Spread your tank top or dress down on your paper. Sketch out a loose outline of the clothing. Each half of your body (top/bottom) will be covered by eight pieces. After tracing out a loose copy of your tank top, cut it in half down the middle (where the two “1” pieces separate). Draw and cut a line where you want the front panels to separate from the side panels (i.e. cut your pattern into “1” and “2” pieces). Cut the pieces apart. Decide where you want the waistline to fall, and cut the bottom of the pieces off there. Now, sketch out a pattern from the skirt. Again, cut the piece in half and then into front and side panels (cut 3 from 4). Made sure that the top and bottom panels meet each other at the right place and are the same width there.
- Step two: Cut out the fabric
This is one of the most important steps – cutting out the fabric and matching stripes. For each pattern piece you’ve made, you’re going to cut out four copies. I started with the “1” pattern piece. Position your pattern on the fabric so that the stripes are going at the angle you want them to – I did a pretty steep ~45 degree angle, but it’s up to you. Cut out that pattern piece. Now, here’s the trick. Place that piece of fabric back on top of your striped fabric, and line it up so that it intersects with the stripes next to it when they are also at the same (but reversed) angle. A good way to check this is to look at how wide the stripes are at a given point, and make sure their widths match up. They should form a perfect chevron together. When you’ve finished matching up the stripes, place the paper pattern down on that section of fabric, so that cut fabric and the paper form a mock-up of the whole front “1” panels. Pin that pattern down, and cut it out. You should now have matched, cut “1” panels. Continue this for the two back “1” panels. For the “3” panels, using the same method, match the waist stripes from the “1” panels into chevrons, and then match the center chevrons again. Do it again for the back “3” panels. The end result of all the matching and cutting should look like the right image in the above illustration. For my version, cut “2” and “4” panels out of your complementary fabric. If you also want to make chevrons there, follow the above method to match stripes.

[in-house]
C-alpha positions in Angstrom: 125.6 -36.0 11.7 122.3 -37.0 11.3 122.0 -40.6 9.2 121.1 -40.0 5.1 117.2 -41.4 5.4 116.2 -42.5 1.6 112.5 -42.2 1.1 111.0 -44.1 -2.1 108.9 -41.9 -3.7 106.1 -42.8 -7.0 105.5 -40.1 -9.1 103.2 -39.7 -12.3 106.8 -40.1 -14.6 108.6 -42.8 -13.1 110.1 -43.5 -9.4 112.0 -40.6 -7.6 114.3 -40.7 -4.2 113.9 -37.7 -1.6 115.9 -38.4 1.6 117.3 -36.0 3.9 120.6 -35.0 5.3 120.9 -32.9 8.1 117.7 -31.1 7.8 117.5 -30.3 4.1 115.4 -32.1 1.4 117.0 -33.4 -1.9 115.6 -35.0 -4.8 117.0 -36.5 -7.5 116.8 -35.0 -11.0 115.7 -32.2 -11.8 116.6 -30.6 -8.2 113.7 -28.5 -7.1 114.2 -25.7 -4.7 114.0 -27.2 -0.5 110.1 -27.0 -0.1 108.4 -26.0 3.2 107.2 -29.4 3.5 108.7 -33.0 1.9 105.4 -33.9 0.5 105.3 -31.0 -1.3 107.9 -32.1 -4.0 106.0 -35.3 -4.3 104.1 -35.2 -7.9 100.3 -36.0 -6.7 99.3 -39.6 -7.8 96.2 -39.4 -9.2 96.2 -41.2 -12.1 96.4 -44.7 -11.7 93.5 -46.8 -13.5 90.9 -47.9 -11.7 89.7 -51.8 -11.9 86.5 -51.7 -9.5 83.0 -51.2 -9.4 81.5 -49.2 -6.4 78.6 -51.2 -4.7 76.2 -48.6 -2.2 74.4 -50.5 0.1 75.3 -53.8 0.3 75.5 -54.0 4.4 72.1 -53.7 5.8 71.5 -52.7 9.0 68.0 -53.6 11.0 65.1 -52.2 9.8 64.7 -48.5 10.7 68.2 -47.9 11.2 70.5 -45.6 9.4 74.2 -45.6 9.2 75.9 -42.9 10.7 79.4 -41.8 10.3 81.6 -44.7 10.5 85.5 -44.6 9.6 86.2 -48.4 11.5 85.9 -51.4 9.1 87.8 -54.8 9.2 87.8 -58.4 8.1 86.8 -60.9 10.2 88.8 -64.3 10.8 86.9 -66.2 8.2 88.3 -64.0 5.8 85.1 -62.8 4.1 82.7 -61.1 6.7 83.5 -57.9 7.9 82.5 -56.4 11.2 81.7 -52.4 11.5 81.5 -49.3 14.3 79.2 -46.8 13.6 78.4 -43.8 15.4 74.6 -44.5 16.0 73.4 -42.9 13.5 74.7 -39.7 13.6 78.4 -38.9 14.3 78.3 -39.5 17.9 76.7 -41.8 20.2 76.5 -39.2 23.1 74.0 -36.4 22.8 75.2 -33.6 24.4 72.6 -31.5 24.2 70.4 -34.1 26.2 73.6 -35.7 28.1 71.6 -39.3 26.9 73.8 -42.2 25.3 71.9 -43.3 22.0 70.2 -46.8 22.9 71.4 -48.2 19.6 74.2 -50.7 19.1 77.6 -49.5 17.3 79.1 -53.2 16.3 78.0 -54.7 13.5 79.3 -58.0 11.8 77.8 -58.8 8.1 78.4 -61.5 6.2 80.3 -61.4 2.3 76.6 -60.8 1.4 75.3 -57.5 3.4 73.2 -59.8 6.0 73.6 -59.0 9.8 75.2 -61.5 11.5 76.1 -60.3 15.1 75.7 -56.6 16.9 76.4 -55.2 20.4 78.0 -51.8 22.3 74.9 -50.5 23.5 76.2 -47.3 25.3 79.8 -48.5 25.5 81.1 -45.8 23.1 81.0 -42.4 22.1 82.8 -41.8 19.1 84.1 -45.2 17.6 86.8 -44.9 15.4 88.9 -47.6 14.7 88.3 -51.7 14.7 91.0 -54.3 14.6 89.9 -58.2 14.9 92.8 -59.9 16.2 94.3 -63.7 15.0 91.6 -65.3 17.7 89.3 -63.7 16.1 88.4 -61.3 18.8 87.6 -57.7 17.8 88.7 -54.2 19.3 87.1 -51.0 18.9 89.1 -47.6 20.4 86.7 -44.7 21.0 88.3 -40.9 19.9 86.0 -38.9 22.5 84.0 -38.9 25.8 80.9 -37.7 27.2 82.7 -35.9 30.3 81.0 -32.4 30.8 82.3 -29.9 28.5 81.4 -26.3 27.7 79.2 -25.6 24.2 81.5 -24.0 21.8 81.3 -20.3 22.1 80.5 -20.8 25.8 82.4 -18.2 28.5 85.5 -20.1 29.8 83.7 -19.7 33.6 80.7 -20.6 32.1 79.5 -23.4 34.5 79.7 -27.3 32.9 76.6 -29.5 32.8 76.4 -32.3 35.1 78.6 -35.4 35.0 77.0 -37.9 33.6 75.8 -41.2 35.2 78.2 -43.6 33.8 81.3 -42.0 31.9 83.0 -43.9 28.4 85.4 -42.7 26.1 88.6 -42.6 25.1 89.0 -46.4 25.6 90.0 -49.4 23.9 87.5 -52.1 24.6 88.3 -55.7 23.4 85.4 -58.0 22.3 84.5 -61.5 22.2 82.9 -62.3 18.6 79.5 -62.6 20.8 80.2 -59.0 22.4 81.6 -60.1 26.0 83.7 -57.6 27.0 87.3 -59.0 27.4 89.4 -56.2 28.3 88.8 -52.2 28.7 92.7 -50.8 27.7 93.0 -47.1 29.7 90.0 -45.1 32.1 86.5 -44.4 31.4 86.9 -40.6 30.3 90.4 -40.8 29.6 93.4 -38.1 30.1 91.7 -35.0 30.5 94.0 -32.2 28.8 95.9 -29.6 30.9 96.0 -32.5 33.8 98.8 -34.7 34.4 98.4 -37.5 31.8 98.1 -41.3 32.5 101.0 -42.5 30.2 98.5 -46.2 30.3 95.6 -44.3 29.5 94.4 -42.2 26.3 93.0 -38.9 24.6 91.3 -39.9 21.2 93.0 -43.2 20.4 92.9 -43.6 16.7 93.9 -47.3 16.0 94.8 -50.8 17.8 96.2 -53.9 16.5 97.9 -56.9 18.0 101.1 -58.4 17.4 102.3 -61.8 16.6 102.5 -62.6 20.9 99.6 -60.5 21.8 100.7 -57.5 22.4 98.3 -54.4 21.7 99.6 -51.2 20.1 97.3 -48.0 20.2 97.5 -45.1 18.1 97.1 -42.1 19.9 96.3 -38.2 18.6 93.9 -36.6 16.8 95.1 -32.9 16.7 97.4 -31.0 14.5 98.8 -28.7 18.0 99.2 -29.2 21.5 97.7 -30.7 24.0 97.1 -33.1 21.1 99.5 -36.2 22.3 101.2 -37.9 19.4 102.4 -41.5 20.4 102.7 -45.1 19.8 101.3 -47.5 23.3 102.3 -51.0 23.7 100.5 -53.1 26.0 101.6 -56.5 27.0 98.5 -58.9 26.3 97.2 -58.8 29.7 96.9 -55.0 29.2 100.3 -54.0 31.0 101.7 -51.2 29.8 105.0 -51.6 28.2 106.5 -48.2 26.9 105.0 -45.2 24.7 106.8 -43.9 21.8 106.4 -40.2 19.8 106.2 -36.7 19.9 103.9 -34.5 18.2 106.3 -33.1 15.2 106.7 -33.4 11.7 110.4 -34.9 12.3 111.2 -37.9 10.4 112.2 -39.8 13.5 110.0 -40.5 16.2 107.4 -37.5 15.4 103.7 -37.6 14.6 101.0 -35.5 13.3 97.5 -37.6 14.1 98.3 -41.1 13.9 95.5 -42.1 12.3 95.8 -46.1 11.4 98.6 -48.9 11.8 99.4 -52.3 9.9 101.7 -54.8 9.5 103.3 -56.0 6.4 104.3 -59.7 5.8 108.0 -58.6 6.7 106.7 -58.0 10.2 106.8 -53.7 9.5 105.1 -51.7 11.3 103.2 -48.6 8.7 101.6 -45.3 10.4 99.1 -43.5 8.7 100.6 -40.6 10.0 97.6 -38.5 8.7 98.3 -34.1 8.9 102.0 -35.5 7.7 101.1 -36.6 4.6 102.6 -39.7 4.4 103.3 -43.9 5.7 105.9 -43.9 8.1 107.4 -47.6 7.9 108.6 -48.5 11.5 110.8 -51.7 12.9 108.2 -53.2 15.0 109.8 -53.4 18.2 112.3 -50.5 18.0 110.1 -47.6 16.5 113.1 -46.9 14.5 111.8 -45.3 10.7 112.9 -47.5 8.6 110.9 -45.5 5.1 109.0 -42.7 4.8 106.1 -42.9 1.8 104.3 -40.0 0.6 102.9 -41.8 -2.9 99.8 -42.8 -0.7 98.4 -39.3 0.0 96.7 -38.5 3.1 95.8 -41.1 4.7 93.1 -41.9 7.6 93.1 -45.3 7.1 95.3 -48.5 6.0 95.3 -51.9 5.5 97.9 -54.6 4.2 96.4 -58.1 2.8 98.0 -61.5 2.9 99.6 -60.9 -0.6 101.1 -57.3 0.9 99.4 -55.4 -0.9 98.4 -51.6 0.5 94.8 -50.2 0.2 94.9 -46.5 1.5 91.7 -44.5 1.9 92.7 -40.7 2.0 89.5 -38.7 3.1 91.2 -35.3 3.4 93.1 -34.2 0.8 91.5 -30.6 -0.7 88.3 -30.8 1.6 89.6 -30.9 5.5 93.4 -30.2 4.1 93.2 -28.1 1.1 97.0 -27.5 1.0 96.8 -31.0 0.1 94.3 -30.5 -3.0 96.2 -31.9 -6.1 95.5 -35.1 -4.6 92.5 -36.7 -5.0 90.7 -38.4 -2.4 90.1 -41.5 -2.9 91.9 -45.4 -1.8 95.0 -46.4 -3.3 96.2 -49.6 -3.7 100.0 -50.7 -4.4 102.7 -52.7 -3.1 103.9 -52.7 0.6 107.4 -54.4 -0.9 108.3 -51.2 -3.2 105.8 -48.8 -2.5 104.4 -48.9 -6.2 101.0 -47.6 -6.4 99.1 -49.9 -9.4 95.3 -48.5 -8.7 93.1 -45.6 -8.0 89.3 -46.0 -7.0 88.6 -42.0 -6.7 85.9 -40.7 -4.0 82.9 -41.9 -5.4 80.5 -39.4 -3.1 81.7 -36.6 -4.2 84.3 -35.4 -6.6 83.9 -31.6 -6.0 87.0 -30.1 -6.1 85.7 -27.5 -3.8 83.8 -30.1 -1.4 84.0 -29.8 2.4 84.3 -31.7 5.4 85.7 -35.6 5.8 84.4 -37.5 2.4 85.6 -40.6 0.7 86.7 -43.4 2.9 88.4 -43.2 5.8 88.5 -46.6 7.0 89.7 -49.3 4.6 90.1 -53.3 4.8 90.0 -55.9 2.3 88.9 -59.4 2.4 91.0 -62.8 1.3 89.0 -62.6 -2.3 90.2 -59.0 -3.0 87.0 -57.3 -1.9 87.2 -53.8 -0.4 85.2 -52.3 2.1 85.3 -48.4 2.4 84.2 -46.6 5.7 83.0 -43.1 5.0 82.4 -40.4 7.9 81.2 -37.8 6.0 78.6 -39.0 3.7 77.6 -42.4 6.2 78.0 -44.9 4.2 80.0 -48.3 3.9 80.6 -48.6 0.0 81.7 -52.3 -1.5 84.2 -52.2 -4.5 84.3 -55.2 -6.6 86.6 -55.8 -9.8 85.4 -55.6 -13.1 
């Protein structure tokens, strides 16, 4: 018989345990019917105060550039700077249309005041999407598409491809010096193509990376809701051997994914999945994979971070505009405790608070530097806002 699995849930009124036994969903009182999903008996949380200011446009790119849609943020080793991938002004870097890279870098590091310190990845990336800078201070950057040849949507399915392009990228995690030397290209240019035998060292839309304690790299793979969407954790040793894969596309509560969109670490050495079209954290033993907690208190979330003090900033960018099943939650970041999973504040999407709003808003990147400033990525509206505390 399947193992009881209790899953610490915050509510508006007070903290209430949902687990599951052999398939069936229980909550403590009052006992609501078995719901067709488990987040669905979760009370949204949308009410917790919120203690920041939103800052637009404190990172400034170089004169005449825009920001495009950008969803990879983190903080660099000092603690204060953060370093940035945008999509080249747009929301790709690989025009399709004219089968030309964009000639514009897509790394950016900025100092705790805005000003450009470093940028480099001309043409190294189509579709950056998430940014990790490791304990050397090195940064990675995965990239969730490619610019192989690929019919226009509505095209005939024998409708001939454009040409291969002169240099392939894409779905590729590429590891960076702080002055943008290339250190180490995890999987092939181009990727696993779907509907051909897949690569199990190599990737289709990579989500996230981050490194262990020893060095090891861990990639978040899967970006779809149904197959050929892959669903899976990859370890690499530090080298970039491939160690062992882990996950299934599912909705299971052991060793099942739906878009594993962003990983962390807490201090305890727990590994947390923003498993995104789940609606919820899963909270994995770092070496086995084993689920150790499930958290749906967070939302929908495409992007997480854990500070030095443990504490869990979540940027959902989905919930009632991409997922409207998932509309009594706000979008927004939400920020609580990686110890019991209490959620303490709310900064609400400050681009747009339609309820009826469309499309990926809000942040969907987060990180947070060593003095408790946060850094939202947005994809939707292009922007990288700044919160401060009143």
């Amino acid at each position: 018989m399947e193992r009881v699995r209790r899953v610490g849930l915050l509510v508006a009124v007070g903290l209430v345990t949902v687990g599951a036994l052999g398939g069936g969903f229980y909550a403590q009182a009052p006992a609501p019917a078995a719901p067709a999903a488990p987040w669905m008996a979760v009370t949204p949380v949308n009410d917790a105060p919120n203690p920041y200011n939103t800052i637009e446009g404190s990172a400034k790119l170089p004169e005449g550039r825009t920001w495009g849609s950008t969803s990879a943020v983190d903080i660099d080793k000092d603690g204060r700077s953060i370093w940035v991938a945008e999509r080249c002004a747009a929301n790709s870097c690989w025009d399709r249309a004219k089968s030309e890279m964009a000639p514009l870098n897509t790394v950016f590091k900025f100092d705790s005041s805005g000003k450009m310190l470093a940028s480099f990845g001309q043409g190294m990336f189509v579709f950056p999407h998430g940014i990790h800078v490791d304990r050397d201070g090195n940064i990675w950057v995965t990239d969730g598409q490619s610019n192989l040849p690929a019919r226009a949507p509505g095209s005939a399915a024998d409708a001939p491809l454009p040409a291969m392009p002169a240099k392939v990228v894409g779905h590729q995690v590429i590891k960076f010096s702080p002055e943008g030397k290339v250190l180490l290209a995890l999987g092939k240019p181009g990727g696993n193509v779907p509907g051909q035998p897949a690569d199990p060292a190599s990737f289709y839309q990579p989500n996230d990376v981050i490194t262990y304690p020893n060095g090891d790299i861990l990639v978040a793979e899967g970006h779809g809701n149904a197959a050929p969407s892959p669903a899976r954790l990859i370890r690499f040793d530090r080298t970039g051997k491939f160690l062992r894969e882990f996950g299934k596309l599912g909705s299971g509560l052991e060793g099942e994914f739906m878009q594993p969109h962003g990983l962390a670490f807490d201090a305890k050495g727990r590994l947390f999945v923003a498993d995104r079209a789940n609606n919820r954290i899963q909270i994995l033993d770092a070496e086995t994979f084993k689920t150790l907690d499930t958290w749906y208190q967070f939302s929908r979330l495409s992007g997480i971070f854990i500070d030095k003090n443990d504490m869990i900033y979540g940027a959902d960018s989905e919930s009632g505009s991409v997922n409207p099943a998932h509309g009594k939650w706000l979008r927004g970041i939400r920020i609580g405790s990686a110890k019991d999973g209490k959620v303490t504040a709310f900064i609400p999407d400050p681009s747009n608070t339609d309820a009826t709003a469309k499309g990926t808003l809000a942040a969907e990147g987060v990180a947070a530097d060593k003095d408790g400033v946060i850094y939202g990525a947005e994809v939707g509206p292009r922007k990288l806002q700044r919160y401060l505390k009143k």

- Step three: Sew, sew, sew!
Now’s the time to sew all the pieces together! It’s really important to match up the stripes, so carefully pin each piece together, matching stripes as you go. Sew all the pieces together following the diagram above. You should probably use a “stretch” needle to sew the knitted fabric. I also used a zigzag stitch, because I find that straight stitches tend to be less forgiving on stretch fabric. Hem the bottom, neckline, and armholes of the dress, making sure the seams hit the same place on the dress (the stripes will make it painfully obvious if the neckline isn’t hemmed evenly).
There, you’re done! Wear it with classic wayfarer sunglasses and cute sandals on a sunny summer outing or with a cardigan for casual summer work attire. What I really love about this dress is that it’s so easy to wear but still so cute (also, let’s be real, the chevron stripes are visually slimming and create a pseudo hourglass shape). Enjoy!